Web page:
Trade groups are spending heavily on political ads — but rather than going negative, many of the ads are focused on what incumbents are doing right.
Political spending by associations is on the rise, but don’t expect much mudslinging.
According to a recent report by The Washington Post, trade associations have spent $8 million on political advertising through September — double the spending in the past two national elections and 10 times the amount spent in 2006.
We get involved in races to make a difference, not to just wave a flag and make somebody feel good.
The political ad spending increased in the wake of the Supreme Court’s Citizens United ruling, which eased restrictions on political advertising and donations during campaigns.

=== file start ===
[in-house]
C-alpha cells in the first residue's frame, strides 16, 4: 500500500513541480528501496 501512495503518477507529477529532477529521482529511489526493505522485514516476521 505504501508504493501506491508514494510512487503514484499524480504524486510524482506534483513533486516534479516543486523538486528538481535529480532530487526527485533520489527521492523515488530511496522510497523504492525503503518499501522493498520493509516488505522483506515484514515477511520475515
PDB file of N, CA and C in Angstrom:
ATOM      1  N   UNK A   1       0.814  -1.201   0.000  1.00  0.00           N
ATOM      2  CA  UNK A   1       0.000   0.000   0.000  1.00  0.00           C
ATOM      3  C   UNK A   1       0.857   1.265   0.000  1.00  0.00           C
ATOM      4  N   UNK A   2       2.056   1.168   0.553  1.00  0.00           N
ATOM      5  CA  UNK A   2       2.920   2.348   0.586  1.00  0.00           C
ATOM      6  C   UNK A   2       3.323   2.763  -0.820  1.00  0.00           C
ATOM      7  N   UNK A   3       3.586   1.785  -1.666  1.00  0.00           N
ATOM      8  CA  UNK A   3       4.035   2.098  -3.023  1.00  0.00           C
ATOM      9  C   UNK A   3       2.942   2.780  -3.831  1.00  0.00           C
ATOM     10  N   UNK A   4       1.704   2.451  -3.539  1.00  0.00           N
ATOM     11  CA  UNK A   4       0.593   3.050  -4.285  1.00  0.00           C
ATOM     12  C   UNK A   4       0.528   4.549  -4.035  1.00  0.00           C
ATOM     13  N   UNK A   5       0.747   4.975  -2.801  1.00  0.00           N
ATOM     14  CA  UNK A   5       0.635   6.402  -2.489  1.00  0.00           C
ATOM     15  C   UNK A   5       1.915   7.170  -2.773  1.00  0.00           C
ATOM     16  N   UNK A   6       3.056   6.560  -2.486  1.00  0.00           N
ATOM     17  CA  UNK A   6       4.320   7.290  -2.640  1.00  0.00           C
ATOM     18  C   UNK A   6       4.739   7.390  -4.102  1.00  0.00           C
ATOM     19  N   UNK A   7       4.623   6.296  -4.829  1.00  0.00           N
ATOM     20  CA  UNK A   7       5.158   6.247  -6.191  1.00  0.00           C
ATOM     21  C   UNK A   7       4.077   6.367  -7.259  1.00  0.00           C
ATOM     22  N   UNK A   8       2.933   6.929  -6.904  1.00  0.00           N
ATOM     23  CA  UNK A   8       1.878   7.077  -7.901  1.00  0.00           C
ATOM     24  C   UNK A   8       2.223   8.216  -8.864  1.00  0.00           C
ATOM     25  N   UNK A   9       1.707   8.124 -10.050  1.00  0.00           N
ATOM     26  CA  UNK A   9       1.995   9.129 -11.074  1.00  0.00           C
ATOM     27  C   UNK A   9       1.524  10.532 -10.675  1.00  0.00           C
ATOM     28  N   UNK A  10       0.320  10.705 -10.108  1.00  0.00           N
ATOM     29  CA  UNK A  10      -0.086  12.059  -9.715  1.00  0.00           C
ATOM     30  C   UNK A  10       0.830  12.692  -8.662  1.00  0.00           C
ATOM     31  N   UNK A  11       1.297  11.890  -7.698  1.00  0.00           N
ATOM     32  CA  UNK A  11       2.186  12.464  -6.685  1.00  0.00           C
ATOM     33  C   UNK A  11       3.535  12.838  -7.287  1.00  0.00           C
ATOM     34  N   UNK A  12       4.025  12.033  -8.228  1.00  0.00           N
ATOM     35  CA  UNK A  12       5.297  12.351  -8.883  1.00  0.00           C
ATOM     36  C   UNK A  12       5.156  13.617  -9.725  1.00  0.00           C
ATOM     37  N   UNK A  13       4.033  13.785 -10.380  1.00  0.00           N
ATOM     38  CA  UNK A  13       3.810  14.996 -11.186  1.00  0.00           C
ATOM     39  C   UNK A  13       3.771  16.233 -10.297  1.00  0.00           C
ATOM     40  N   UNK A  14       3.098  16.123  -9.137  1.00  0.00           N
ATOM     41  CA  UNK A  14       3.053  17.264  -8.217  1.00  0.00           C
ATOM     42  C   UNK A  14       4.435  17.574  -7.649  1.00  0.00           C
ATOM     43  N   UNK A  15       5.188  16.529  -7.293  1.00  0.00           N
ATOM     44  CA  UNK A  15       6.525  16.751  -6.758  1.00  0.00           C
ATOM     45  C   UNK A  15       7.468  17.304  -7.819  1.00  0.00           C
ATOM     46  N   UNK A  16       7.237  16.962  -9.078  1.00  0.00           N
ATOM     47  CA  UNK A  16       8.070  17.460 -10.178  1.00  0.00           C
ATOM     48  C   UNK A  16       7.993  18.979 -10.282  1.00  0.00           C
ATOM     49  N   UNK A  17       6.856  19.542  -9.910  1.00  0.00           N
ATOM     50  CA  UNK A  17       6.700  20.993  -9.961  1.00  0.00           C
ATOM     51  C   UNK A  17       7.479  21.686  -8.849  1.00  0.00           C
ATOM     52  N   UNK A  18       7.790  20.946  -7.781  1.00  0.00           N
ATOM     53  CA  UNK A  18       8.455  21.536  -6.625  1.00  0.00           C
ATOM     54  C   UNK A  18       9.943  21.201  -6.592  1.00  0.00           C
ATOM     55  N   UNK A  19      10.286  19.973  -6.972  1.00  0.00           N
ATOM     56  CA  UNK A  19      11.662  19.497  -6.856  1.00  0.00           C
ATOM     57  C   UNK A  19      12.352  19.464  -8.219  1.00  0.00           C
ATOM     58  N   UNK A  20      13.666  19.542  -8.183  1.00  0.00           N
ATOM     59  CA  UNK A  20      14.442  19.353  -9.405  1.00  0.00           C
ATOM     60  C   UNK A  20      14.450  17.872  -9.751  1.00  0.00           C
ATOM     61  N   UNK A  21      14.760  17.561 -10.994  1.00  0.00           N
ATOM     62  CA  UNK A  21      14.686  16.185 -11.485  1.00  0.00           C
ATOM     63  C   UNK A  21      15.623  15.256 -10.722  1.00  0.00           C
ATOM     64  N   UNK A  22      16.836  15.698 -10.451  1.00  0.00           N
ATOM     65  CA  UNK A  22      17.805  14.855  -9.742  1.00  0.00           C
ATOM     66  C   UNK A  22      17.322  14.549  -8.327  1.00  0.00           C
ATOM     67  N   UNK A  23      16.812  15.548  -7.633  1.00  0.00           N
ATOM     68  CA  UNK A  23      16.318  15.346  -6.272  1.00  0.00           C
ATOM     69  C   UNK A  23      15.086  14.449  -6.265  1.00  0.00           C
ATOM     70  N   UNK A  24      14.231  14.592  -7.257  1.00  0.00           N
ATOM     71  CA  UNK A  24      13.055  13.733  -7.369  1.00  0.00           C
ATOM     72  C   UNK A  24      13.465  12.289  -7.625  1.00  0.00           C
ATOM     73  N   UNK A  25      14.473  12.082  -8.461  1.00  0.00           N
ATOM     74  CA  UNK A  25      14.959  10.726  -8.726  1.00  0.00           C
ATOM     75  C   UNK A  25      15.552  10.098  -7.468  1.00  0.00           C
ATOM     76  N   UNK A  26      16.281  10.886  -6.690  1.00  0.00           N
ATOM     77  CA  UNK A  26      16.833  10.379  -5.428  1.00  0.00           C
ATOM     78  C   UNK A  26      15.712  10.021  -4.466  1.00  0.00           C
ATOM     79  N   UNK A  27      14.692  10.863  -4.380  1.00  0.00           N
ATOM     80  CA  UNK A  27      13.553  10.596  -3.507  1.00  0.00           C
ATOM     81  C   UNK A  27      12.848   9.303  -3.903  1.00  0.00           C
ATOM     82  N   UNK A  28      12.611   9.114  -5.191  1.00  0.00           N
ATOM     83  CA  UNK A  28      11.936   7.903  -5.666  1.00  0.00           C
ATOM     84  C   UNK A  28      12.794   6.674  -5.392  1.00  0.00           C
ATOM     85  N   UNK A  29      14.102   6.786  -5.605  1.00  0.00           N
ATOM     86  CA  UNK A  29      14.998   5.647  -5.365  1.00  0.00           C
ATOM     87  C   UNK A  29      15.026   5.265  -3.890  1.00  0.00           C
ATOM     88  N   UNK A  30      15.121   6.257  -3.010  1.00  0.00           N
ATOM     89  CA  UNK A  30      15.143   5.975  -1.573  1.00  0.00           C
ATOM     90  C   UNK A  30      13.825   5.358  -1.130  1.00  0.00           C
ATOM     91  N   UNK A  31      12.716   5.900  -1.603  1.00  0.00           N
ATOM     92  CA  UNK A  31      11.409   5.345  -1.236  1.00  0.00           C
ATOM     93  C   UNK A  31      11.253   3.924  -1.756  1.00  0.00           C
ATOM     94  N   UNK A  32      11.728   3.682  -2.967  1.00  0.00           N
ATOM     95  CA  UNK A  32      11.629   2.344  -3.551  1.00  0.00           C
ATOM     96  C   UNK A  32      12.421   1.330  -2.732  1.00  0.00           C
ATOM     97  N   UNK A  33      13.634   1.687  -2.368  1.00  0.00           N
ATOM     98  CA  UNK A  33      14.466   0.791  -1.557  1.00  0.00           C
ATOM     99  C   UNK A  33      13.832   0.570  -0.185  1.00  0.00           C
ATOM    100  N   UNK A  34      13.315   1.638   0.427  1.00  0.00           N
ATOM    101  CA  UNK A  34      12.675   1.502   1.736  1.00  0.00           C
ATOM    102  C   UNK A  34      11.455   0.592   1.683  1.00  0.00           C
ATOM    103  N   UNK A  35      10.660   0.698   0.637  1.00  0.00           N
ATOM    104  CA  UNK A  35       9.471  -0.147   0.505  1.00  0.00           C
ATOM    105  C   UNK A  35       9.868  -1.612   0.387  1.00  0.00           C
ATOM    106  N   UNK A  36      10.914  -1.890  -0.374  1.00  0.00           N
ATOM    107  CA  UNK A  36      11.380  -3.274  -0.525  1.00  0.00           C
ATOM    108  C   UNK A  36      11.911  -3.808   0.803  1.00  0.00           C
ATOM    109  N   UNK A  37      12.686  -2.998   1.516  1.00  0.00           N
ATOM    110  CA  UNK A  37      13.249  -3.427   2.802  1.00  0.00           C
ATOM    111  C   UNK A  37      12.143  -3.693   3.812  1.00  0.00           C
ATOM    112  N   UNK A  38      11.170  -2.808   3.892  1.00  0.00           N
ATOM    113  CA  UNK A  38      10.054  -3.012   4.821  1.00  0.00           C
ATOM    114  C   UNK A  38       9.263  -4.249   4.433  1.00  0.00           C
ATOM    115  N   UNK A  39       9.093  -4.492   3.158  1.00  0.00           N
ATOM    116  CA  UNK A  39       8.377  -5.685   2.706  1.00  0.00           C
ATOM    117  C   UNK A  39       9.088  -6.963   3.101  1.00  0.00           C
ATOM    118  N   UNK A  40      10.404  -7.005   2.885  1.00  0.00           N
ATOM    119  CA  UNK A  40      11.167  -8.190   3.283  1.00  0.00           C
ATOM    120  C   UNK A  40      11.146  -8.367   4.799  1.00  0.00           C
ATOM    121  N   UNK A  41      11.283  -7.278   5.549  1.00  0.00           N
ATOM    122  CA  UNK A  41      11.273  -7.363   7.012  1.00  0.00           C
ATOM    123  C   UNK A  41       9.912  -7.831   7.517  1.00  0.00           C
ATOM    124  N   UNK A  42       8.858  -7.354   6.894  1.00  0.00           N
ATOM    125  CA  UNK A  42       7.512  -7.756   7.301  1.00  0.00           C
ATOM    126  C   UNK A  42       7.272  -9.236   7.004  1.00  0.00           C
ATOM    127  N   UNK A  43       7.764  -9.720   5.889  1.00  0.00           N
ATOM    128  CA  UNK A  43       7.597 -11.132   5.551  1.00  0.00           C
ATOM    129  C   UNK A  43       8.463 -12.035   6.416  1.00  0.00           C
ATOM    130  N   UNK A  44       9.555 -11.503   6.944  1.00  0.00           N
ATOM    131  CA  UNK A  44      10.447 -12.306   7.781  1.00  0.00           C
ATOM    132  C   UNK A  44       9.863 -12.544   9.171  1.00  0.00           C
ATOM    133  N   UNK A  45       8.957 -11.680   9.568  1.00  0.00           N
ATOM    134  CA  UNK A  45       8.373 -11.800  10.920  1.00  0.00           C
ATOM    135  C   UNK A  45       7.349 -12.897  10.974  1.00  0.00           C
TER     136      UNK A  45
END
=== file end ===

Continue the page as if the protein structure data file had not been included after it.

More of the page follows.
But the messages associations are sending to constituents are a far cry from some of the political ads you might see coming from some other corners of the political spectrum. For example, here’s an ad the American Chemistry Council released promoting Rep. Fred Upton (R-MI):
Other groups buying such ads include the American Dental Association and the National Association of Realtors, whose Jamie Gregory emphasizes that they only advertise in competitive races. “We get involved in races to make a difference, not to just wave a flag and make somebody feel good,” he said.
Are positive political ads the way to go for associations in this campaign? Let us know in the comments.